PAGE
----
This is this grand electoral moment that PM Modi is facing. What is he likely to do? Given that farmers have become quite vocal and that there is hardly any time before the Model Code of Conduct would come into operation around March 2019, he must respond in some form in the interim budget. Most likely, he will implement some version of Rythu Bandhu in combination with an insurance scheme for farmers. While this cannot be called a true UBI, it does carry the spirit of the idea of basic income because of its unconditionality. Normally we would be inclined to dismiss this is an electoral gimmick. We should not forget that in an electoral democracy, change comes in a clumsy way. We must be clear when we are positively moving forward and when we are not. In this case, the Indian political parties are embracing the spirit of basic income. This shift in India’s policy grammar should be seen as a welcome move in our journey to build a better society.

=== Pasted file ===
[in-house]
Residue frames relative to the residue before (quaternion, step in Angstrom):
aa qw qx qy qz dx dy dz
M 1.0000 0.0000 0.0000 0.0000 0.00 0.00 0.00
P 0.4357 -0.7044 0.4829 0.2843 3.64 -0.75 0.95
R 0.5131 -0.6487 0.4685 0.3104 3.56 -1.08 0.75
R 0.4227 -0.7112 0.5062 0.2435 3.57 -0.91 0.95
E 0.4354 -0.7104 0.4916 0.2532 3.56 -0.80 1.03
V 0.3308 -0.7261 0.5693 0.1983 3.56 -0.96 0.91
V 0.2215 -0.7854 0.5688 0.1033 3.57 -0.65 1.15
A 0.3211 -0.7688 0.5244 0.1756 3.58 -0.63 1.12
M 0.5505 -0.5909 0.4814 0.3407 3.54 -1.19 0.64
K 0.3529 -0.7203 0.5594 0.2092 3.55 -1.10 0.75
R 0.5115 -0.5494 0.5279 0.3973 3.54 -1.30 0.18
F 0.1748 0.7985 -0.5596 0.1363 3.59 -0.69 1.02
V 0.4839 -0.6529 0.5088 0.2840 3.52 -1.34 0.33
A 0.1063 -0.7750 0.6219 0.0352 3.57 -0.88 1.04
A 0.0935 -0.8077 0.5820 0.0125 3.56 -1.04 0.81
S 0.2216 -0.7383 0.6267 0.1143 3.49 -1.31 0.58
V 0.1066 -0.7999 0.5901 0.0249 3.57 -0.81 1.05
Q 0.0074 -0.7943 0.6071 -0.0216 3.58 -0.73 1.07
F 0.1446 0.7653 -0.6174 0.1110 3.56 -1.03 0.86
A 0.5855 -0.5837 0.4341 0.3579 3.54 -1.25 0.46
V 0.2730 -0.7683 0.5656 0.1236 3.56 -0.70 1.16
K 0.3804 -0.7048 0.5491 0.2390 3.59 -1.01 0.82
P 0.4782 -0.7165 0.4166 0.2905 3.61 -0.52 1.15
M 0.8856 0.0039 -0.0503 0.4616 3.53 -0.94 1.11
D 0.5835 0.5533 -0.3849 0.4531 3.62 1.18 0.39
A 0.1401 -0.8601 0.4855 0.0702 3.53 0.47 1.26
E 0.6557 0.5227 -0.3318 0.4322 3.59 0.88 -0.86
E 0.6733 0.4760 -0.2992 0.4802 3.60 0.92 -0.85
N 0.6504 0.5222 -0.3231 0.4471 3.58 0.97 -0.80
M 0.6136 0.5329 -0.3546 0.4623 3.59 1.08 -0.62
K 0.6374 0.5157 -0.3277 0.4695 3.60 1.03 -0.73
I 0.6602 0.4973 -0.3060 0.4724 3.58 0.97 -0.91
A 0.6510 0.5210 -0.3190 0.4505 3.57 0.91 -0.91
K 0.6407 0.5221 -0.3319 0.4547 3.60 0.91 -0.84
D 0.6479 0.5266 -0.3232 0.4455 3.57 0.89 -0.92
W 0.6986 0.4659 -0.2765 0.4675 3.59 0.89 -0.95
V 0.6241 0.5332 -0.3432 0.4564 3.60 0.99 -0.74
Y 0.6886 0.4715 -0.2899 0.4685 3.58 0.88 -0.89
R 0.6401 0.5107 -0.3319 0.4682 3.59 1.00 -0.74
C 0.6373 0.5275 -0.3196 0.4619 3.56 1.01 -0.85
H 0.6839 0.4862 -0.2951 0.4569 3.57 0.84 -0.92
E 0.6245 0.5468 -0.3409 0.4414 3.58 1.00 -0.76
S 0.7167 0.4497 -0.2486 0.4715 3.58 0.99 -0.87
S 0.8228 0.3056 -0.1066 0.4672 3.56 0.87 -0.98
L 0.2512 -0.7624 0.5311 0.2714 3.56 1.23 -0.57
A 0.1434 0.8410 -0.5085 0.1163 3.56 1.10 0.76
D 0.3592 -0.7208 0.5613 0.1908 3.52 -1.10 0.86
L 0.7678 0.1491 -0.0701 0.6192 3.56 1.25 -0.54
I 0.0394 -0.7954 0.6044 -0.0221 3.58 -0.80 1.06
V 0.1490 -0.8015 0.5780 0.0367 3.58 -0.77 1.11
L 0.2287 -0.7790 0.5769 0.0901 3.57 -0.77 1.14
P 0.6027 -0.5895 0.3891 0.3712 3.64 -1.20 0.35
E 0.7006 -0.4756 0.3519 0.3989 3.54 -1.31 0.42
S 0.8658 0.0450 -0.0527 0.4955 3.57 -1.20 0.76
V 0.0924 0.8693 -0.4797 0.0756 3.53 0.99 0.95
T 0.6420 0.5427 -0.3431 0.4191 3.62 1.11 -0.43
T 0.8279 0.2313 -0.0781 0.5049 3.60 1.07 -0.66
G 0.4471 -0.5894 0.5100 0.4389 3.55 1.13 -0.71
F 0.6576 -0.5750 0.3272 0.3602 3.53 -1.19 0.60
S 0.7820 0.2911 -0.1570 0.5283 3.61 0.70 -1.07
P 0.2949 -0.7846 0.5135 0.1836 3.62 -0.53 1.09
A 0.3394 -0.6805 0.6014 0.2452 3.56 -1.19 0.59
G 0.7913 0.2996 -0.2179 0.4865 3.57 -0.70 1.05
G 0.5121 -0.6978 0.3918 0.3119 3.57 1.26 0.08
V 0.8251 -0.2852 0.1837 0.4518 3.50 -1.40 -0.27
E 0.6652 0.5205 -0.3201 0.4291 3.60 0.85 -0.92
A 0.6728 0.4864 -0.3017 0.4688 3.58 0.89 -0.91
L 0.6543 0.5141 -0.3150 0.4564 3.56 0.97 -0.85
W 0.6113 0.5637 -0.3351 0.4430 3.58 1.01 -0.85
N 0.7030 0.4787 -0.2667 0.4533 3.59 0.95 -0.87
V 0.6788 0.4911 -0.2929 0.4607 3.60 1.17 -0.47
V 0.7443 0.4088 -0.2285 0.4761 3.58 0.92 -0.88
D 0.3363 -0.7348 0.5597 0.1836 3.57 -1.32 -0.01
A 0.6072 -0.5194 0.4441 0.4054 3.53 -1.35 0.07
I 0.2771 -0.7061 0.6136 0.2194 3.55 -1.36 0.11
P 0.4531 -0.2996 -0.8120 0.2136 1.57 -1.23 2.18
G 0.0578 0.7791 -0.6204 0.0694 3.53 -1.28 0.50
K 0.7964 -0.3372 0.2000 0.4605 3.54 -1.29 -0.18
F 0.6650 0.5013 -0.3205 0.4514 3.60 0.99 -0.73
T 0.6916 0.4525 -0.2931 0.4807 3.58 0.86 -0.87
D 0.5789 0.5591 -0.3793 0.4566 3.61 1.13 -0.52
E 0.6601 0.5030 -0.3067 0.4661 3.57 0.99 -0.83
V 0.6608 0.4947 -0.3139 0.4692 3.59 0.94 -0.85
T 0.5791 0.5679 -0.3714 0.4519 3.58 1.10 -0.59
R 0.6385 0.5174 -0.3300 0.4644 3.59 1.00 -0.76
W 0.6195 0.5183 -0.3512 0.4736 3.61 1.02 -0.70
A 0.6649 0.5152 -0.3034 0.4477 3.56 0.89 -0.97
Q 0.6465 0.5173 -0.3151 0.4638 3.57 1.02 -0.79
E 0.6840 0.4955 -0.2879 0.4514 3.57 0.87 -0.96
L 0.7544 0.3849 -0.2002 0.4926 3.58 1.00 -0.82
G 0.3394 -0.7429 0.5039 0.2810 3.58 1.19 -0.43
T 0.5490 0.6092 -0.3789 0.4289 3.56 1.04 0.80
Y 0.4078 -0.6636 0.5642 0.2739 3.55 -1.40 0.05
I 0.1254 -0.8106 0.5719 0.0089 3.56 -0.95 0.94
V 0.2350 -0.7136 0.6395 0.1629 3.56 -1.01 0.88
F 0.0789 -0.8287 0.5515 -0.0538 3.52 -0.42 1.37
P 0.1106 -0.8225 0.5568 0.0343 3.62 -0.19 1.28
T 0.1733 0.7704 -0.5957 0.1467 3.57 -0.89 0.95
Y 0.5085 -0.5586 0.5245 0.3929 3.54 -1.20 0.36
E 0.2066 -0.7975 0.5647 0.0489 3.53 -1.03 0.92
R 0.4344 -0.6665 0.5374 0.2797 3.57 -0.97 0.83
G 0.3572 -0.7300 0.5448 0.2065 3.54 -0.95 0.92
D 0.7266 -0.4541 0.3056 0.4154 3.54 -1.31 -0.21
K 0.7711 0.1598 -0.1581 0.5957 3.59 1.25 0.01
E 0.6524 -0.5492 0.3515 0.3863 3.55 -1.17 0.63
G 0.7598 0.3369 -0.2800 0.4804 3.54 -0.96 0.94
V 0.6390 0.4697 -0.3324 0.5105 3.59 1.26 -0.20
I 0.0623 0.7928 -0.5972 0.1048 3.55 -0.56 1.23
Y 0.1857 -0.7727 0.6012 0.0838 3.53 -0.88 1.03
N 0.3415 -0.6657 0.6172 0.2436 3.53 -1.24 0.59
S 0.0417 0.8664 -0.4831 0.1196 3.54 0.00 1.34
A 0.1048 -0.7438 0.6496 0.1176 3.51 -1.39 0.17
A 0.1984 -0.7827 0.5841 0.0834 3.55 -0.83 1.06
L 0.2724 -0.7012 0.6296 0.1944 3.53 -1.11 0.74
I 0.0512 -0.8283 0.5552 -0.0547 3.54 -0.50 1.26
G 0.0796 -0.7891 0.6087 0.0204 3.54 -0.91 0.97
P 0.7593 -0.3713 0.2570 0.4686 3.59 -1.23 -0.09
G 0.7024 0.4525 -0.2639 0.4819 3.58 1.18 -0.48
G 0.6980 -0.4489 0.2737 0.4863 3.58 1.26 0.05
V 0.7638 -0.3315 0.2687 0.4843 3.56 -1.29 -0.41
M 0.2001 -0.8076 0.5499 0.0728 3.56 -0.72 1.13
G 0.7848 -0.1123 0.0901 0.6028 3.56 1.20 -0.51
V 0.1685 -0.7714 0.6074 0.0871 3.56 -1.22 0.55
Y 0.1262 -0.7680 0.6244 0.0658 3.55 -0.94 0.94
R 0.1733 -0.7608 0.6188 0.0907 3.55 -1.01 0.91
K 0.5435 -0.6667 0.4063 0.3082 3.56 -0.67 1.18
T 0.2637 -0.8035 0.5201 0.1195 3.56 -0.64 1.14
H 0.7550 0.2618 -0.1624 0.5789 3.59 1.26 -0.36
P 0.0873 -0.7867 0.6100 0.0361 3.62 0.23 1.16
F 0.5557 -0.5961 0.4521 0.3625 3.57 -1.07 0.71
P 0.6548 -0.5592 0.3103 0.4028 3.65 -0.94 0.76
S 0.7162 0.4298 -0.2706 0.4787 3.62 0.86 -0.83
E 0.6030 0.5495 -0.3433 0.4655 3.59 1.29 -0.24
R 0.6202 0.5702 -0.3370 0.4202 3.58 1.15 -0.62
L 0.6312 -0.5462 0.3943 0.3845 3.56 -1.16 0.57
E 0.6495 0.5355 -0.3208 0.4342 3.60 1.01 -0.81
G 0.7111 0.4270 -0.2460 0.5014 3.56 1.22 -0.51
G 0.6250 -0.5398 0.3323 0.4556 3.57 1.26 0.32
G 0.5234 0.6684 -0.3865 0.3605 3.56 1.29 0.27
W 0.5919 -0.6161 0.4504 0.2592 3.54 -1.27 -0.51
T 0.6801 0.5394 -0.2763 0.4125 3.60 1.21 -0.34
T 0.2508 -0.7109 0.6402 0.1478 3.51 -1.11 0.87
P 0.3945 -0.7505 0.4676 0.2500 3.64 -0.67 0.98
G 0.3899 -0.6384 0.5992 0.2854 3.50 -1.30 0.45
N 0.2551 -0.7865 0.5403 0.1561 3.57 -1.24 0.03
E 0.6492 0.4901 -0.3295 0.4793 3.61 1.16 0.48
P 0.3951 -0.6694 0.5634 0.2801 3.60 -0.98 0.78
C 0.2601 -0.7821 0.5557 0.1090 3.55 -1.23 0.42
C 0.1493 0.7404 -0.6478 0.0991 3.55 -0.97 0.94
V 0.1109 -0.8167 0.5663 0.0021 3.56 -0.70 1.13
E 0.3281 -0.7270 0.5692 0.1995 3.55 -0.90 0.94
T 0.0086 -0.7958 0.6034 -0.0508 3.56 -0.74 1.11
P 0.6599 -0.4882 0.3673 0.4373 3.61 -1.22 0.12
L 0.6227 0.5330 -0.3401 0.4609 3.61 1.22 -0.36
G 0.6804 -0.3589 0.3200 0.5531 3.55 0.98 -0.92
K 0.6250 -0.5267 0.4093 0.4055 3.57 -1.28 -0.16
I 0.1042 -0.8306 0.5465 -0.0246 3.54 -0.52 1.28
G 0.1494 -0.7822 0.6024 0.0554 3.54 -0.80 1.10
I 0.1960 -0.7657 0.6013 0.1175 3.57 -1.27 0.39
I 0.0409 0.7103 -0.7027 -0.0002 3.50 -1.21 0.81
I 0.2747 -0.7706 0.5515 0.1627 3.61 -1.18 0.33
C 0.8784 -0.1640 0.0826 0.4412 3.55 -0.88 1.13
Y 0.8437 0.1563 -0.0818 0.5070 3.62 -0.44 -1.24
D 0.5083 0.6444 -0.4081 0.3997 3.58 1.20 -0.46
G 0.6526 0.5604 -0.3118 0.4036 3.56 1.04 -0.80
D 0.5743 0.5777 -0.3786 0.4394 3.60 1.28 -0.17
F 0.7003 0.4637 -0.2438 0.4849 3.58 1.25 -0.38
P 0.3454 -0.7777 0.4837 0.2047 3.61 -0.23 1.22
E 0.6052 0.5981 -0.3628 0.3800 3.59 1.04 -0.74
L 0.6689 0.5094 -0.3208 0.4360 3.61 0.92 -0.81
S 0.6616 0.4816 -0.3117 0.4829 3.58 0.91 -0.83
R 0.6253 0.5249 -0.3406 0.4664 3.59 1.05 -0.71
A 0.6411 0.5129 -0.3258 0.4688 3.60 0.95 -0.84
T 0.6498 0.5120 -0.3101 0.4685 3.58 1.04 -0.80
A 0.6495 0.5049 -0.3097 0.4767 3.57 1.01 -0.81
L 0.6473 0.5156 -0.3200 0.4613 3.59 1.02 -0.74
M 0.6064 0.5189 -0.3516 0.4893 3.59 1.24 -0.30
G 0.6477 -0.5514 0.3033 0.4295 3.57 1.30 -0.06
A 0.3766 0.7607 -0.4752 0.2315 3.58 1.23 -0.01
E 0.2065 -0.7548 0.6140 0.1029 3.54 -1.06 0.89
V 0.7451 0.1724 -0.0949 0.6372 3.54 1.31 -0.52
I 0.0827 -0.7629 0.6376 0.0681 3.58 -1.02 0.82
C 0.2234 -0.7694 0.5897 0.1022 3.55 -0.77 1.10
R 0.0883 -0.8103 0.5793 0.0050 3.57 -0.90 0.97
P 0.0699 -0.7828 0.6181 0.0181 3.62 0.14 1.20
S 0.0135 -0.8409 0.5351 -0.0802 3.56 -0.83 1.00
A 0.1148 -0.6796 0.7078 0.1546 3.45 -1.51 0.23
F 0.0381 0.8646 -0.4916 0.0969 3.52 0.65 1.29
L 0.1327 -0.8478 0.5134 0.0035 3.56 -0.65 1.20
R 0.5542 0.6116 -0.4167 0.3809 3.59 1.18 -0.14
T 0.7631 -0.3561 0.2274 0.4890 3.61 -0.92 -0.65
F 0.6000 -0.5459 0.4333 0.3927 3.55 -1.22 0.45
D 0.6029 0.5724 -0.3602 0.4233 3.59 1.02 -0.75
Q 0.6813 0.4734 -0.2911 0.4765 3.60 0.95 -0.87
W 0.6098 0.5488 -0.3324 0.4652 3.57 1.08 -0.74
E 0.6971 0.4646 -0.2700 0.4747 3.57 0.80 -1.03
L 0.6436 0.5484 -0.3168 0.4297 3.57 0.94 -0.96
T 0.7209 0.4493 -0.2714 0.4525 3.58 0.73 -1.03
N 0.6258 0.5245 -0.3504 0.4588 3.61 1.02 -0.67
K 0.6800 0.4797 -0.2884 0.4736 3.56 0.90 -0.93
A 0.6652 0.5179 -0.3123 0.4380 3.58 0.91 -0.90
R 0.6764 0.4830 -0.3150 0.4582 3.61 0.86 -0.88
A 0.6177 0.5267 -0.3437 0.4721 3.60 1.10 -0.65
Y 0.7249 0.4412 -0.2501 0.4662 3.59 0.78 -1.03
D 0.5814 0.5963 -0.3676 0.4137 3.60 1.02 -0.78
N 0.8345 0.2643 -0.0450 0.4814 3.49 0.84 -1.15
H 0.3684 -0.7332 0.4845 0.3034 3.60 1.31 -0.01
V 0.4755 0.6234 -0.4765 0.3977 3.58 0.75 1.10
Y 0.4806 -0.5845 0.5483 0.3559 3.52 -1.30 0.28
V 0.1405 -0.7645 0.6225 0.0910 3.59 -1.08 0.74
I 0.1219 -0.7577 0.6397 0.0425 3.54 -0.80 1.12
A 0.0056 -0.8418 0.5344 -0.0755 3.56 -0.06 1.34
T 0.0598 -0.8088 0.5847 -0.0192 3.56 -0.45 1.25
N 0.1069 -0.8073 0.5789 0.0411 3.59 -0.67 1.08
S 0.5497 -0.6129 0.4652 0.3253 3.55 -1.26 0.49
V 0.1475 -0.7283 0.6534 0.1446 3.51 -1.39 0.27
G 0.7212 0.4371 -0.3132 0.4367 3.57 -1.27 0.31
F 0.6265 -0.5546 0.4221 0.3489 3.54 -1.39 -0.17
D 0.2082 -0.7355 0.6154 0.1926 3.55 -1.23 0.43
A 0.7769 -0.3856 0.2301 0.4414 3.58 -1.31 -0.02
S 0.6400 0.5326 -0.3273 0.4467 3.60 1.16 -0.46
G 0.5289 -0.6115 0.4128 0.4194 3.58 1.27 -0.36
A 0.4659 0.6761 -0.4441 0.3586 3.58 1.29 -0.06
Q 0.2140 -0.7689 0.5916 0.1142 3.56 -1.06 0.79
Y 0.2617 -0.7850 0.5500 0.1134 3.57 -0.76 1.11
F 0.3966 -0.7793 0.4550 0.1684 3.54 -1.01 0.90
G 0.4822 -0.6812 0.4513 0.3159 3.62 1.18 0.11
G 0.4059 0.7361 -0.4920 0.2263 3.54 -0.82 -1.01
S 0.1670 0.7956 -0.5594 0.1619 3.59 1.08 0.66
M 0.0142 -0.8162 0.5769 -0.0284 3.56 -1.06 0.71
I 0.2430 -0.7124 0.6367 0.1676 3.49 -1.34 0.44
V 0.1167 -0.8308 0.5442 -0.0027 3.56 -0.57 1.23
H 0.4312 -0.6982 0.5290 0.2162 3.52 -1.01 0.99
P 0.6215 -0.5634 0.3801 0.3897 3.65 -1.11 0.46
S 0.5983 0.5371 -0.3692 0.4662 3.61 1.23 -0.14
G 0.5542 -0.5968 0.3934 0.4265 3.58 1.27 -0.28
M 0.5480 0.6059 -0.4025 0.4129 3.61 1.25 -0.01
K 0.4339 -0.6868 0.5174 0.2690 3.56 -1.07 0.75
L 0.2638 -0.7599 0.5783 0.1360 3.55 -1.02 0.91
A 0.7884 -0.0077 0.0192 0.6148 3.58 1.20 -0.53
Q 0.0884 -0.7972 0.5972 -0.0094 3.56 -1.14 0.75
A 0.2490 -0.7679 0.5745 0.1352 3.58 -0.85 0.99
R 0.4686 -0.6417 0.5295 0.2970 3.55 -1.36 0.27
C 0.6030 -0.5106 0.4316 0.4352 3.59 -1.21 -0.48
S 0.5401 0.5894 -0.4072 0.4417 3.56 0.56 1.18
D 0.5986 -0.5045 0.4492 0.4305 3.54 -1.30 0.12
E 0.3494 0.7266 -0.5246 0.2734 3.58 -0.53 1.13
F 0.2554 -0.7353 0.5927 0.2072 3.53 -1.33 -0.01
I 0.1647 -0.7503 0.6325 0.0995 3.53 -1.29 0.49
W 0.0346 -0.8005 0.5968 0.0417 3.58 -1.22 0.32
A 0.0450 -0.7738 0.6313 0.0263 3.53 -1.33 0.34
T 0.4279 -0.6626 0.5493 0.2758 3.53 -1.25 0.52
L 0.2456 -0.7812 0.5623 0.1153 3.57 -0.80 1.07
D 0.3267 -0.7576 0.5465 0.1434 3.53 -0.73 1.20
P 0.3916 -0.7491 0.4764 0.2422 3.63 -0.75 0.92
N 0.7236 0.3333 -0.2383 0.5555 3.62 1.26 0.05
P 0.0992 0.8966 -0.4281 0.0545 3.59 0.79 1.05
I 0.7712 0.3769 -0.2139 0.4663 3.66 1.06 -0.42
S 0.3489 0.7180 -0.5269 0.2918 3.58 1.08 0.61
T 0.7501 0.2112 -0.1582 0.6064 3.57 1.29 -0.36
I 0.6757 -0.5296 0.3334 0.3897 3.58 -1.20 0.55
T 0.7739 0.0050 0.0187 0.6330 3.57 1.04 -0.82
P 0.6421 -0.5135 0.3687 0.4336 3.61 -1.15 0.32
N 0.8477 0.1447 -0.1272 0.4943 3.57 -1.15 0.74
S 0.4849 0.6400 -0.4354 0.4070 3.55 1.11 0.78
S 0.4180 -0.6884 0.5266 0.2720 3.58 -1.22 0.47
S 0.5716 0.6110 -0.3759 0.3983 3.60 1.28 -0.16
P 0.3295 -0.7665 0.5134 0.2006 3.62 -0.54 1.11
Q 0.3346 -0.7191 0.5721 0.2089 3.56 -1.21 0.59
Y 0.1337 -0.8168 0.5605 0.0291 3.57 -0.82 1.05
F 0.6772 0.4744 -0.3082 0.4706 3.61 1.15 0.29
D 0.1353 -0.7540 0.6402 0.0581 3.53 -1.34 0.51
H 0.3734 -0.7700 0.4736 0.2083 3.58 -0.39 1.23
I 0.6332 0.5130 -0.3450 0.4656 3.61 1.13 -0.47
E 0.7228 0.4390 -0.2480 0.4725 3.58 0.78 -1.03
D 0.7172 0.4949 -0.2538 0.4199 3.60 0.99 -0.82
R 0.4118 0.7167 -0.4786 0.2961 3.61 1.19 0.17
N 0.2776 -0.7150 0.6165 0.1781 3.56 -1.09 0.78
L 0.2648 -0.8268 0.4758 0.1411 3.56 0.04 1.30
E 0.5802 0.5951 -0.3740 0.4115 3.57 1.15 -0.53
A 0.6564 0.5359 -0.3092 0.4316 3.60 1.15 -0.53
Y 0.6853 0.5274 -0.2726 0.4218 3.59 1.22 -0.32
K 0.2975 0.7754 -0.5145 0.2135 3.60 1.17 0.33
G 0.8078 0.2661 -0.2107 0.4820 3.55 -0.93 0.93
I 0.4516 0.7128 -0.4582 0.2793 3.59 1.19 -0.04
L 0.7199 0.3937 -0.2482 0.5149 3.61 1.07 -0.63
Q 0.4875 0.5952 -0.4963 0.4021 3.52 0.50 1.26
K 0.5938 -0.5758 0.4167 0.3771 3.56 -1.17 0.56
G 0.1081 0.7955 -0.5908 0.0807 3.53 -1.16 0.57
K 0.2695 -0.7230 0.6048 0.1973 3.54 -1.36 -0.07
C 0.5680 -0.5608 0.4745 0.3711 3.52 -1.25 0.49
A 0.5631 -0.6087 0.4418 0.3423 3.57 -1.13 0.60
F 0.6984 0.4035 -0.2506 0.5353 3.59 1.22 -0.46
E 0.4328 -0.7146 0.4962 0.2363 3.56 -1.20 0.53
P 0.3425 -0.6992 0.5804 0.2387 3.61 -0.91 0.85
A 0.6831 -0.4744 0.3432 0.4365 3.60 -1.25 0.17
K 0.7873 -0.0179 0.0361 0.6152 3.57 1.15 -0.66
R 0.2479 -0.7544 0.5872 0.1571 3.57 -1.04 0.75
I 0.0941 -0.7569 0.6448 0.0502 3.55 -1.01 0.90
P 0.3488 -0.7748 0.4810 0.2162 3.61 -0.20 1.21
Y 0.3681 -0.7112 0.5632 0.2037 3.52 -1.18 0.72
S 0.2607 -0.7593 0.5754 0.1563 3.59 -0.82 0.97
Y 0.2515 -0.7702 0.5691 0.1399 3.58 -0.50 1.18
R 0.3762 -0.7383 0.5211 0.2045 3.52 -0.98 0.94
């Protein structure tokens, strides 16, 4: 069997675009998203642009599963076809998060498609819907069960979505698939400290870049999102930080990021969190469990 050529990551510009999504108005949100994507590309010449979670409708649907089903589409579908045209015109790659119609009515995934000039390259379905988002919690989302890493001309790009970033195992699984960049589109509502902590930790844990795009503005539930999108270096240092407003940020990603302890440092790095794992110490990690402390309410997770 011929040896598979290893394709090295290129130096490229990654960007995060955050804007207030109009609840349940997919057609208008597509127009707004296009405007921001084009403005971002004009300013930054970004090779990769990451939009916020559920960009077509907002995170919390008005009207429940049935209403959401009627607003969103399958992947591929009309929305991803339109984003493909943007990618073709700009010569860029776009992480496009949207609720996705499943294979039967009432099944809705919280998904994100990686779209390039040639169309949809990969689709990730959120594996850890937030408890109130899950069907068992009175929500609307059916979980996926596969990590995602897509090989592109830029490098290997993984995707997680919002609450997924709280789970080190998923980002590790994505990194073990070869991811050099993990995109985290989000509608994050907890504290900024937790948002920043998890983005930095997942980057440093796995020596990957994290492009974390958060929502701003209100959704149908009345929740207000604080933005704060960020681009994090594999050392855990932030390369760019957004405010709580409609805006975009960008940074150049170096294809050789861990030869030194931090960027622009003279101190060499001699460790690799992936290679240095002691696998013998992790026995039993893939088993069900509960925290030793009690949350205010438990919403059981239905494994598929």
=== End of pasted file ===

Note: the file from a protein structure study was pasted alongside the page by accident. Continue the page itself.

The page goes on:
[1] Sarath Davala is the Vice-Chair of BIEN and Coordinator of India Network for Basic Income (INBI).

[2] Universal basic Income: A Conversation with and within the Mahatma

[3] To make sense of these amounts, it is useful to know that the rural poverty line in India is defined on the basic of per capita expenditure, which is half a dollar a day.

[4] This amount will be disbursed twice in a year, one just before Rabi crop season and one before the Kharif crop season.

About Sarath Davala

Sarath Davala has written 3 articles.

The views expressed in this Op-Ed piece are solely those of the author and do not necessarily represent the view of Basic Income News or BIEN. BIEN and Basic Income News do not endorse any particular policy, but Basic Income News welcomes discussion from all points of view in its Op-Ed section.